DURBAN, South Africa, Dec. 8 (UPI) -- The U.S. envoy to an international climate conference in South Africa said America has changed its position on a timetable for a new set of international talks.
Todd D. Stern denied Washington is opposed to any further action to address global climate disruption until after 2020 -- when the 1997 United National Kyoto Protocol agreement will have run its course -- and endorsed a European Union proposal to start negotiating a new international climate change treaty, The New York Times reported.
Stern made his remarks to delegates from more than 190 nations at the annual U.N. climate conference being held in Durban, South Africa.
After his prepared remarks he repeated his dismissal of charges the United States was blocking any action on climate change until after 2020, detailing a number of domestic and international actions that the United States has taken on the issue.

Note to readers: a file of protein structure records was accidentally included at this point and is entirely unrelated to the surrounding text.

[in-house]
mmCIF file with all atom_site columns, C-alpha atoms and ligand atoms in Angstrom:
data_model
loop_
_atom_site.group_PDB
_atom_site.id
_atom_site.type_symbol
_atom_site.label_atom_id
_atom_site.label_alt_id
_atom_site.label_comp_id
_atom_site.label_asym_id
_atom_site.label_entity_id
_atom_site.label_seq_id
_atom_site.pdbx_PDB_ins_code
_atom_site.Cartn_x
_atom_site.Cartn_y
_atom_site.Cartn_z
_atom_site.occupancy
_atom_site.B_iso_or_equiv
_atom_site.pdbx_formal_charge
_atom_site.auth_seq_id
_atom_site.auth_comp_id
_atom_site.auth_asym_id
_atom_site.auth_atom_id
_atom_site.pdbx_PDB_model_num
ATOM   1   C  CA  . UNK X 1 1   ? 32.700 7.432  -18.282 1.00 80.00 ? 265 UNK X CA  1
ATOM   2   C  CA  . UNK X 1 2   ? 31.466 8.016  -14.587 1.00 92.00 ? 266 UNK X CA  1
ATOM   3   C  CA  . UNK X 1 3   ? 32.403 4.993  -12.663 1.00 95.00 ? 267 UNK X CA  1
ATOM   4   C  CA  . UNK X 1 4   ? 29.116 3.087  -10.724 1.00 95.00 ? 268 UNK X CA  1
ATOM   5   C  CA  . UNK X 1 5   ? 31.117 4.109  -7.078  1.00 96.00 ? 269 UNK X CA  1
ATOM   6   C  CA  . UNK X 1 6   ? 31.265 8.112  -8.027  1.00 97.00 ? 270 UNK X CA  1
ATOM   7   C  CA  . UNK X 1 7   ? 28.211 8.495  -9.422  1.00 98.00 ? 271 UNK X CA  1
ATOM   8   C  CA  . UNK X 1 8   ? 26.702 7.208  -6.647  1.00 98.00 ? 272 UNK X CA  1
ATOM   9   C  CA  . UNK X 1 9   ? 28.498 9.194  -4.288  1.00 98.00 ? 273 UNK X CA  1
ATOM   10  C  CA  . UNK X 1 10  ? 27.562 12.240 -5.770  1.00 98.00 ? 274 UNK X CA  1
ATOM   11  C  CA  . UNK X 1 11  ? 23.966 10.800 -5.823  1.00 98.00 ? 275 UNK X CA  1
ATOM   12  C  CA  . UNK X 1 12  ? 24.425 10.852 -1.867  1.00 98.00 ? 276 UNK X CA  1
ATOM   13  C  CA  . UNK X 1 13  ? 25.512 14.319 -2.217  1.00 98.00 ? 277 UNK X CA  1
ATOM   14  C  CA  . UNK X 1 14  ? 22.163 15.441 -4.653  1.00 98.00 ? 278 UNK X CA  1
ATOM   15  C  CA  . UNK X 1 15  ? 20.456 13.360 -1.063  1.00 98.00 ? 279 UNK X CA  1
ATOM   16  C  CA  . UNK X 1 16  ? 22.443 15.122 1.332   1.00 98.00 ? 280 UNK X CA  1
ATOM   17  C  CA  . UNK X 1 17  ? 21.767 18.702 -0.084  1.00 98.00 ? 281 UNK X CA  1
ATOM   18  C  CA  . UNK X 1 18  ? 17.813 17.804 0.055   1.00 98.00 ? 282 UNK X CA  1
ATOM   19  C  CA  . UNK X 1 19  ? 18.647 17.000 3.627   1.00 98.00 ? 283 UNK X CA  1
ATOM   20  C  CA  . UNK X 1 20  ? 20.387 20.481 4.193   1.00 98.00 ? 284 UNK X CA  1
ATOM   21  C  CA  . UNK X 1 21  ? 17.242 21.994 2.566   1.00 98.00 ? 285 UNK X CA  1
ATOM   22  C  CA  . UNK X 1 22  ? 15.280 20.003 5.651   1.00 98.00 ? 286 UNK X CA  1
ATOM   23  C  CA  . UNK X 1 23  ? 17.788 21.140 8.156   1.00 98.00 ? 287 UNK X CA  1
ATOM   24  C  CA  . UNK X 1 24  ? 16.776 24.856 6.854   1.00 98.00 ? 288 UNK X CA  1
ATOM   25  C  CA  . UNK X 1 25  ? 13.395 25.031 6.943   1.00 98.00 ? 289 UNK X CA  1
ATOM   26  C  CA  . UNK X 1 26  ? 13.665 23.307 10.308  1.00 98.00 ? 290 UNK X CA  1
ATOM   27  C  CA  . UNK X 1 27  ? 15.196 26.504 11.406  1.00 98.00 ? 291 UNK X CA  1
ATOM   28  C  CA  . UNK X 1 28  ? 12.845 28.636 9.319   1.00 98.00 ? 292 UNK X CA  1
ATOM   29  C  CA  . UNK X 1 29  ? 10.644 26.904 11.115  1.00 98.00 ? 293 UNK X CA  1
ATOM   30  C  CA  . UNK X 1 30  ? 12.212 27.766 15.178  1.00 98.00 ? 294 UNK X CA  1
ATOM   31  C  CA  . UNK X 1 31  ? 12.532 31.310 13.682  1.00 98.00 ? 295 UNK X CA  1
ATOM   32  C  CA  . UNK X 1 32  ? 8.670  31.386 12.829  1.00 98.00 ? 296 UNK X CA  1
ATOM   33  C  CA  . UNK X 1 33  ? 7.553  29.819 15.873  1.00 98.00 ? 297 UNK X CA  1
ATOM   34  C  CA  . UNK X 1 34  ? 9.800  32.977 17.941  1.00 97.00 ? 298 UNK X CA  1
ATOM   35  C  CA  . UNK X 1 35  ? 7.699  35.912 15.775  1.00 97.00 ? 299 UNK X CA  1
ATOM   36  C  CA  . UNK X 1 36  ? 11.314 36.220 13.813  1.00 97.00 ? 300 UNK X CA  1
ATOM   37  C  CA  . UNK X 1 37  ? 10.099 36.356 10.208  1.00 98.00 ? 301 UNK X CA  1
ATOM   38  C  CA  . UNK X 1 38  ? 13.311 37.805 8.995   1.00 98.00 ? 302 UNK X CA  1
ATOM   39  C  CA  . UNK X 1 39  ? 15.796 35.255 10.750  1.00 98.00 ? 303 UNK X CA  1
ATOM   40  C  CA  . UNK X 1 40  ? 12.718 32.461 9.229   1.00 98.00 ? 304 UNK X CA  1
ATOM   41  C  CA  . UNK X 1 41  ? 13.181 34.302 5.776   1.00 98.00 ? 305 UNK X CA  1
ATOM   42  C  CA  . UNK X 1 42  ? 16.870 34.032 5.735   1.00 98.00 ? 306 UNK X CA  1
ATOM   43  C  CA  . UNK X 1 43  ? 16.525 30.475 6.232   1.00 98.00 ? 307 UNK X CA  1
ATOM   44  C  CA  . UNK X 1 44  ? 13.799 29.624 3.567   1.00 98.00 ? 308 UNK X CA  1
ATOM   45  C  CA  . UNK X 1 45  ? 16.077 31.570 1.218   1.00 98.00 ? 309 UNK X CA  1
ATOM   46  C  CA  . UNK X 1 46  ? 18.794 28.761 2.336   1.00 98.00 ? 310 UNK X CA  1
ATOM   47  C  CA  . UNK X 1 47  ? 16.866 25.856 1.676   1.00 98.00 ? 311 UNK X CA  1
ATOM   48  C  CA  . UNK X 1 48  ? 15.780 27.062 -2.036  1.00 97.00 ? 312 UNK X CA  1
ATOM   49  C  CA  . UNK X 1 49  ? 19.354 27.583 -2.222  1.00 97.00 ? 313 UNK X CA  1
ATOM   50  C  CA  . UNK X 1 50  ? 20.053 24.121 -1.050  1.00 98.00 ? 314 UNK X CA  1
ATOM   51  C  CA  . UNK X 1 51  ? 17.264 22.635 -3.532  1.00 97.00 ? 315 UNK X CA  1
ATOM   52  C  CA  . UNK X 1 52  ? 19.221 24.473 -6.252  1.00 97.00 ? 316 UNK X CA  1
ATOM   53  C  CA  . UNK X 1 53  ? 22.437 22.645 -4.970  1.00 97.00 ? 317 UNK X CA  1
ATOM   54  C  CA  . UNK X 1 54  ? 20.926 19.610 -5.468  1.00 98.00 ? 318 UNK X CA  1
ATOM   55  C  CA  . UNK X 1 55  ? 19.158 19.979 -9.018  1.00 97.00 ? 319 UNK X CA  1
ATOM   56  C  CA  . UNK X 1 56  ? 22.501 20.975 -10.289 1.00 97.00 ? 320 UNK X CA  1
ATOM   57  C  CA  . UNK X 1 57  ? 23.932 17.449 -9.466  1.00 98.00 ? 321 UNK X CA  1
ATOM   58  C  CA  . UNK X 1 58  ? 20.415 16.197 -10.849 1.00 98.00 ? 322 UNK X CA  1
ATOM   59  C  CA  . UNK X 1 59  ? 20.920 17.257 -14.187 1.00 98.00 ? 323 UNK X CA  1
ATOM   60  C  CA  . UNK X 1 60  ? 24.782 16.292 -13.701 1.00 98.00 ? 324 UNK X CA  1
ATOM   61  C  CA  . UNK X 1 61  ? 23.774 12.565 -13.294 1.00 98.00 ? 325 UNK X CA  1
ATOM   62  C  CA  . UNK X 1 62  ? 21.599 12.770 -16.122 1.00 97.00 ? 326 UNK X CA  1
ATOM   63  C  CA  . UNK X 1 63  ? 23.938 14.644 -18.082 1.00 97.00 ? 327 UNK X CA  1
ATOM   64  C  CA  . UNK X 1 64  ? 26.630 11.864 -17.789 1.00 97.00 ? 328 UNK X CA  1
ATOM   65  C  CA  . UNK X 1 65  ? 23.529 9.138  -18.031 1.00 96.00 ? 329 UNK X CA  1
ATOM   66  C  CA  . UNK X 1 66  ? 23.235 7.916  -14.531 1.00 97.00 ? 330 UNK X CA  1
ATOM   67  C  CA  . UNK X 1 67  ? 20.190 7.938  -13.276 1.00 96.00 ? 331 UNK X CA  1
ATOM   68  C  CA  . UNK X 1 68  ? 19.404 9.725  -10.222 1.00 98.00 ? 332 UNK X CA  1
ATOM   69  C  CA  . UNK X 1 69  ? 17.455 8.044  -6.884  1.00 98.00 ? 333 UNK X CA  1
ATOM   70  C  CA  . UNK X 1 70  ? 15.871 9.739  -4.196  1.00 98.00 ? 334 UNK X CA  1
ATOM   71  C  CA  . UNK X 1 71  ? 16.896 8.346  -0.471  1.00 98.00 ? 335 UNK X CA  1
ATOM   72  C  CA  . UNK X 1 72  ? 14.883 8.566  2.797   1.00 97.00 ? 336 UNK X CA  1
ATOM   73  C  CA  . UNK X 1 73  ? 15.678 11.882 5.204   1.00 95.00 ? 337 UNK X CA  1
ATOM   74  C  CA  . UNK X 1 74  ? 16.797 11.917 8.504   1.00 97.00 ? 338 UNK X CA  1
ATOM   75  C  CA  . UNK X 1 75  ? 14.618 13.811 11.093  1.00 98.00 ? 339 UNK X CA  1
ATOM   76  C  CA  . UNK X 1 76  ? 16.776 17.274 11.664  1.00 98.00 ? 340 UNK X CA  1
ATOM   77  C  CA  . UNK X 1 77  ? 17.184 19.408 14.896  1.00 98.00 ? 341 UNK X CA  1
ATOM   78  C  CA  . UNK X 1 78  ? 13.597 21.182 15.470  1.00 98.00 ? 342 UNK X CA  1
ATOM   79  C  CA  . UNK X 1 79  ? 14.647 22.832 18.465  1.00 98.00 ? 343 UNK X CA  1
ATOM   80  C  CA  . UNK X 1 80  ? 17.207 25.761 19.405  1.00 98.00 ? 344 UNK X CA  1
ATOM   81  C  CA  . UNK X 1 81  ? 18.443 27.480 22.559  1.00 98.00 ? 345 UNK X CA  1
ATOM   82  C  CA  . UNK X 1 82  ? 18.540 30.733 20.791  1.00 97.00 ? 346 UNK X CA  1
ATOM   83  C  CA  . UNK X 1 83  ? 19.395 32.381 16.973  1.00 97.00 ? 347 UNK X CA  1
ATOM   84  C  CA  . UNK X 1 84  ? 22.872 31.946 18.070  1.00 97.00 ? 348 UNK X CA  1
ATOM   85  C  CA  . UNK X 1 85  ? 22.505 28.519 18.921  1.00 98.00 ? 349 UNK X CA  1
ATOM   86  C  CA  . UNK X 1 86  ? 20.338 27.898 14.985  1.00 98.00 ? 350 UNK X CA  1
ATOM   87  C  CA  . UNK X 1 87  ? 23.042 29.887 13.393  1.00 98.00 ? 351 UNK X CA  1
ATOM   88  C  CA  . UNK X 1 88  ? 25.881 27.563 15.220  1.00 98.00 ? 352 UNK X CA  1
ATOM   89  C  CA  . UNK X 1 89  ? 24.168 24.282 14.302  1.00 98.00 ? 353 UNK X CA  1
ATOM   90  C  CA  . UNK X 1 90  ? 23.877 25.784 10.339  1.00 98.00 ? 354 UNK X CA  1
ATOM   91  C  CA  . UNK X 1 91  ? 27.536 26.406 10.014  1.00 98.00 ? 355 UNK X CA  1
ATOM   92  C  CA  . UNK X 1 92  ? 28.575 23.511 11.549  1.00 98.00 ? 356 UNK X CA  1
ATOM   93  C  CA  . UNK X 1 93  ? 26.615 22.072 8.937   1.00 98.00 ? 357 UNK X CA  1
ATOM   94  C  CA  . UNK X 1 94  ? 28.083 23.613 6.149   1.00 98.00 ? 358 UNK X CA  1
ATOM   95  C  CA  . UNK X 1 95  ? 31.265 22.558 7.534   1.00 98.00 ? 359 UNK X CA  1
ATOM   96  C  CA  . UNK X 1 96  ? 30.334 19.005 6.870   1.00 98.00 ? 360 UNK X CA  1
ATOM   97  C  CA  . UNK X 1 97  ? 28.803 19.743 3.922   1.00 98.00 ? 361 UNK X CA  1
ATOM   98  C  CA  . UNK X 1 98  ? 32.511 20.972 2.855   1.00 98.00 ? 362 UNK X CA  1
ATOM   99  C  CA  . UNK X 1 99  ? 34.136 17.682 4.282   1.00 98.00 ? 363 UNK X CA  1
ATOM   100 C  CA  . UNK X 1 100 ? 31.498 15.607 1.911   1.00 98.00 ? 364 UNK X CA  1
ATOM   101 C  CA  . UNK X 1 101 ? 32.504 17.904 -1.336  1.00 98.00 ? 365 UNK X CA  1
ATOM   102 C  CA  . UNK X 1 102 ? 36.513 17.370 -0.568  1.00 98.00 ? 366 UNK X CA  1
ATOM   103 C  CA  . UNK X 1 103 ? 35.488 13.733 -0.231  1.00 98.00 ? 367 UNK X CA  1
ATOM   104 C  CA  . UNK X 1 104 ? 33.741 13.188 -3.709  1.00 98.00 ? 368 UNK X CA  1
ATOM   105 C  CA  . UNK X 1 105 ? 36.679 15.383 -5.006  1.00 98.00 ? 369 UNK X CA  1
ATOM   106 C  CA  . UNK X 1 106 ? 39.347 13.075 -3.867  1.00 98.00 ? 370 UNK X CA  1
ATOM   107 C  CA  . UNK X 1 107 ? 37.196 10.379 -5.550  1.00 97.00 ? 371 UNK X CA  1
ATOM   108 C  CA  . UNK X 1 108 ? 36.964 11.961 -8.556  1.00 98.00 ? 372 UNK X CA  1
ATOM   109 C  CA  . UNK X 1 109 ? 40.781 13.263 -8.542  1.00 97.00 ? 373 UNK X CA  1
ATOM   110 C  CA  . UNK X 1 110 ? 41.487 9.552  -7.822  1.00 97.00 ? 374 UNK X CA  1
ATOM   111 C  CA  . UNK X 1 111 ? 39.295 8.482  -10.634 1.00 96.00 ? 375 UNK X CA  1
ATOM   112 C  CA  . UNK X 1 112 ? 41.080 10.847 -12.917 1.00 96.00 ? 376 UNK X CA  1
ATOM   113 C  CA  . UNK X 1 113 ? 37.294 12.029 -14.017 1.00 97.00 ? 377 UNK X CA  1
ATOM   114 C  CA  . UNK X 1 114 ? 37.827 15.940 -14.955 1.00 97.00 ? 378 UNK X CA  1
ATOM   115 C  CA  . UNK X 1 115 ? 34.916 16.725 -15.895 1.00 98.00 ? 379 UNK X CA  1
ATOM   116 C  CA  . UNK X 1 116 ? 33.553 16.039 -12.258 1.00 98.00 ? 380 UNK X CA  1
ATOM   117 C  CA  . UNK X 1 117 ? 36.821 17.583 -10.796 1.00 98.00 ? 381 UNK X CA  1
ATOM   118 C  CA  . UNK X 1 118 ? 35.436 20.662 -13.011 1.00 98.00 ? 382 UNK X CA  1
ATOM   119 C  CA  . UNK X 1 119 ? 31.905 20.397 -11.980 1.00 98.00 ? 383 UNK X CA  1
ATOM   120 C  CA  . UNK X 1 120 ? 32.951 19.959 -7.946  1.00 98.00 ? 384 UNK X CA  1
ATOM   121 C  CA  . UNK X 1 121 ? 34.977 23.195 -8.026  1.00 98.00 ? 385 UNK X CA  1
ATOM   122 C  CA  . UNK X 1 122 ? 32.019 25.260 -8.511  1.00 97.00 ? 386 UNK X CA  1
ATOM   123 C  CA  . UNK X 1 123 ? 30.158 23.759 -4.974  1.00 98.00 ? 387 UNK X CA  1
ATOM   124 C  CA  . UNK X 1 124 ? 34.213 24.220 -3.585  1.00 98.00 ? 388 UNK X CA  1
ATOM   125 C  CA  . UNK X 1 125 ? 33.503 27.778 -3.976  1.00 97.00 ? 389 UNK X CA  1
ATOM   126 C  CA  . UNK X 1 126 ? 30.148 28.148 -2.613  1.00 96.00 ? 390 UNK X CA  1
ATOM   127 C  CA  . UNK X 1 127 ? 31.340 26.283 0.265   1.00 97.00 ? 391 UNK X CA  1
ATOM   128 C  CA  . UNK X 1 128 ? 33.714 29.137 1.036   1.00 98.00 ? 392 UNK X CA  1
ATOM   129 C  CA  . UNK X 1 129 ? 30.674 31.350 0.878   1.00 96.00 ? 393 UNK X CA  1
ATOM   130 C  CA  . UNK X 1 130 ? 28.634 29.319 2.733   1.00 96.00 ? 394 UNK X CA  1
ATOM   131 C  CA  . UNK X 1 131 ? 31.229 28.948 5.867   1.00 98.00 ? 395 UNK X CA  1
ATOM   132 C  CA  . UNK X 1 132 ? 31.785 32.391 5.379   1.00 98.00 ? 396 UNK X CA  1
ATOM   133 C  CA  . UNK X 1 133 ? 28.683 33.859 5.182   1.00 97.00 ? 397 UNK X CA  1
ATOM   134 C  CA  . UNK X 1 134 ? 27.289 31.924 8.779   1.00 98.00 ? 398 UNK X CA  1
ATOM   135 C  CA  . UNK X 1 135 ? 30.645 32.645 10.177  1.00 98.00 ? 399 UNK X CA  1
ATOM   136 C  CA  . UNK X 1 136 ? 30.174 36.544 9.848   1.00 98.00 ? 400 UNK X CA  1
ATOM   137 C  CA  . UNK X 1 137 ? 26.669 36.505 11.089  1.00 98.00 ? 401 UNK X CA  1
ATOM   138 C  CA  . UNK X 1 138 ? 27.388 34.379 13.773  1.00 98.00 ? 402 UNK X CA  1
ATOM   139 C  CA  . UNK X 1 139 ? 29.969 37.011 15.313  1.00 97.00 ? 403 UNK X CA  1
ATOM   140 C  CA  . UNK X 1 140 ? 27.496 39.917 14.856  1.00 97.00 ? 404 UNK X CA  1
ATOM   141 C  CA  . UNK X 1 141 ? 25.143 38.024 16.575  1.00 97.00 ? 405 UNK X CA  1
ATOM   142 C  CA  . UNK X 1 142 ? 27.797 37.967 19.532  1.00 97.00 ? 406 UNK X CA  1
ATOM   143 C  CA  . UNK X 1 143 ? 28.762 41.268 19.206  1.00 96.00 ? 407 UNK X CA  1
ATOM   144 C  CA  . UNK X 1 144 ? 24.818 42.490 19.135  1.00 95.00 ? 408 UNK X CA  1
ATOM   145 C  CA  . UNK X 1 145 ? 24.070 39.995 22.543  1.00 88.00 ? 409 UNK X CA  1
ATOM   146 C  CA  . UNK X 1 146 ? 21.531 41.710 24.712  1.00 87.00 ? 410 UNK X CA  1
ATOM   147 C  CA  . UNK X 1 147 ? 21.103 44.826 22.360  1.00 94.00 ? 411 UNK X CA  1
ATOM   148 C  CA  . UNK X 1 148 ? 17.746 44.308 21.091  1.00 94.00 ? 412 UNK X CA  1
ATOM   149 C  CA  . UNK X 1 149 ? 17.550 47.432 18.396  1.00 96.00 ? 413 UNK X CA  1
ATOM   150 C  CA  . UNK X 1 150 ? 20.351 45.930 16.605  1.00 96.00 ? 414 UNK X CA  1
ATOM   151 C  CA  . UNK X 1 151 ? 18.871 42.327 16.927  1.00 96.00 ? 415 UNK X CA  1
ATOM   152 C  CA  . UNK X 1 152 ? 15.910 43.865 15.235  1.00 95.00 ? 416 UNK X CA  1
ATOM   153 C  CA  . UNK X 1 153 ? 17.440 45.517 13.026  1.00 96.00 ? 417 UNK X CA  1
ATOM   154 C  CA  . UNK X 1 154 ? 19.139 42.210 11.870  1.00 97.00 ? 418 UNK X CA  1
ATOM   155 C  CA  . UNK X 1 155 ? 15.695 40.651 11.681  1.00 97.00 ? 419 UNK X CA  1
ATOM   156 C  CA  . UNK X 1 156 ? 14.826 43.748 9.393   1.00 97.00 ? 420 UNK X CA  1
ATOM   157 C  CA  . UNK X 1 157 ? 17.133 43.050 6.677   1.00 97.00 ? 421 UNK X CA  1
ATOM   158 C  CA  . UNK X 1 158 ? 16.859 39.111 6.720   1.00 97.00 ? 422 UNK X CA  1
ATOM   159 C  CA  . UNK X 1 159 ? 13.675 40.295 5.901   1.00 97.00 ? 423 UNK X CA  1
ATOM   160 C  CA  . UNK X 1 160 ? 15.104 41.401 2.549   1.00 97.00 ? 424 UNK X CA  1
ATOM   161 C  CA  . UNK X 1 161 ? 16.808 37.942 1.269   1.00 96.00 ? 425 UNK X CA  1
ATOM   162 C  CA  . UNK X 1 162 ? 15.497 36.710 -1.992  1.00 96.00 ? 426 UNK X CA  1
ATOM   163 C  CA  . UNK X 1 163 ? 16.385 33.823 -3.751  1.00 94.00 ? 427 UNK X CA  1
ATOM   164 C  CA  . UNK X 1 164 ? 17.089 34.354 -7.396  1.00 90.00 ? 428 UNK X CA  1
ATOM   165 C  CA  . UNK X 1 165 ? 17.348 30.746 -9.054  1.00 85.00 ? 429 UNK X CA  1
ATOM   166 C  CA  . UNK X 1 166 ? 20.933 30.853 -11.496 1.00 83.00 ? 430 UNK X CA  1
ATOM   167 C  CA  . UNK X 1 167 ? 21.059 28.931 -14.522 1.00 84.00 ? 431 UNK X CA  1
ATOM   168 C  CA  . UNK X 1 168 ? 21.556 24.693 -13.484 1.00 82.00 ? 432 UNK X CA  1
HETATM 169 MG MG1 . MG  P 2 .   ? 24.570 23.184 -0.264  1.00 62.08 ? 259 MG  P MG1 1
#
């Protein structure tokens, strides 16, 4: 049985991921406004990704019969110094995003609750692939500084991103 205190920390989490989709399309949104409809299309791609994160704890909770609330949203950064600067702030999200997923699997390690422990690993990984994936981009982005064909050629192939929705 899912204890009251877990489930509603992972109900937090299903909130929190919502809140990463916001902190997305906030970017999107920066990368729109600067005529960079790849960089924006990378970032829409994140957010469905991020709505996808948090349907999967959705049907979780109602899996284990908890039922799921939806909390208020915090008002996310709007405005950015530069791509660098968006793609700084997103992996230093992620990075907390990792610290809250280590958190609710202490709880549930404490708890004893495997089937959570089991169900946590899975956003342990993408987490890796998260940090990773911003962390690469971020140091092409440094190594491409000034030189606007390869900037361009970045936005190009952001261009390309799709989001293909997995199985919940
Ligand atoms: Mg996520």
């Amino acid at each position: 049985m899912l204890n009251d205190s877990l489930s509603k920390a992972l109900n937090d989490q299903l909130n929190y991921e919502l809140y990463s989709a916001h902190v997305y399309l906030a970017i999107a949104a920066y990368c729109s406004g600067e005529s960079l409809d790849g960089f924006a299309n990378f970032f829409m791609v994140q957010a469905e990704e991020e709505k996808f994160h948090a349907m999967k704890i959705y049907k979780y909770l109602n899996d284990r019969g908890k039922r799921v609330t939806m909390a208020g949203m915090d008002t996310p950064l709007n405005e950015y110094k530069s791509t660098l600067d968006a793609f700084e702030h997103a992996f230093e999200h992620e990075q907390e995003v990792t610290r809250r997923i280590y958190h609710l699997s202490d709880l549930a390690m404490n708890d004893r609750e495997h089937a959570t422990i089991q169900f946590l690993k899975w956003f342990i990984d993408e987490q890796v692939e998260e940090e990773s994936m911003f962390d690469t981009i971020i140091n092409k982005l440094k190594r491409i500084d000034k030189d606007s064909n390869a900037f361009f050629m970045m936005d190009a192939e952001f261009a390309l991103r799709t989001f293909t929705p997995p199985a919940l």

"Taking all of those things together, it's nonsense to suggest that what we are doing is proposing a kind of hiatus in dealing with climate change until after 2020," Stern said.
The United States supports a European Union proposal to adopt a so-called road map for future discussions leading to a formal climate change treaty to take effect in 2020, he said -- although he qualified that by saying any resulting agreement may or may not be legally binding.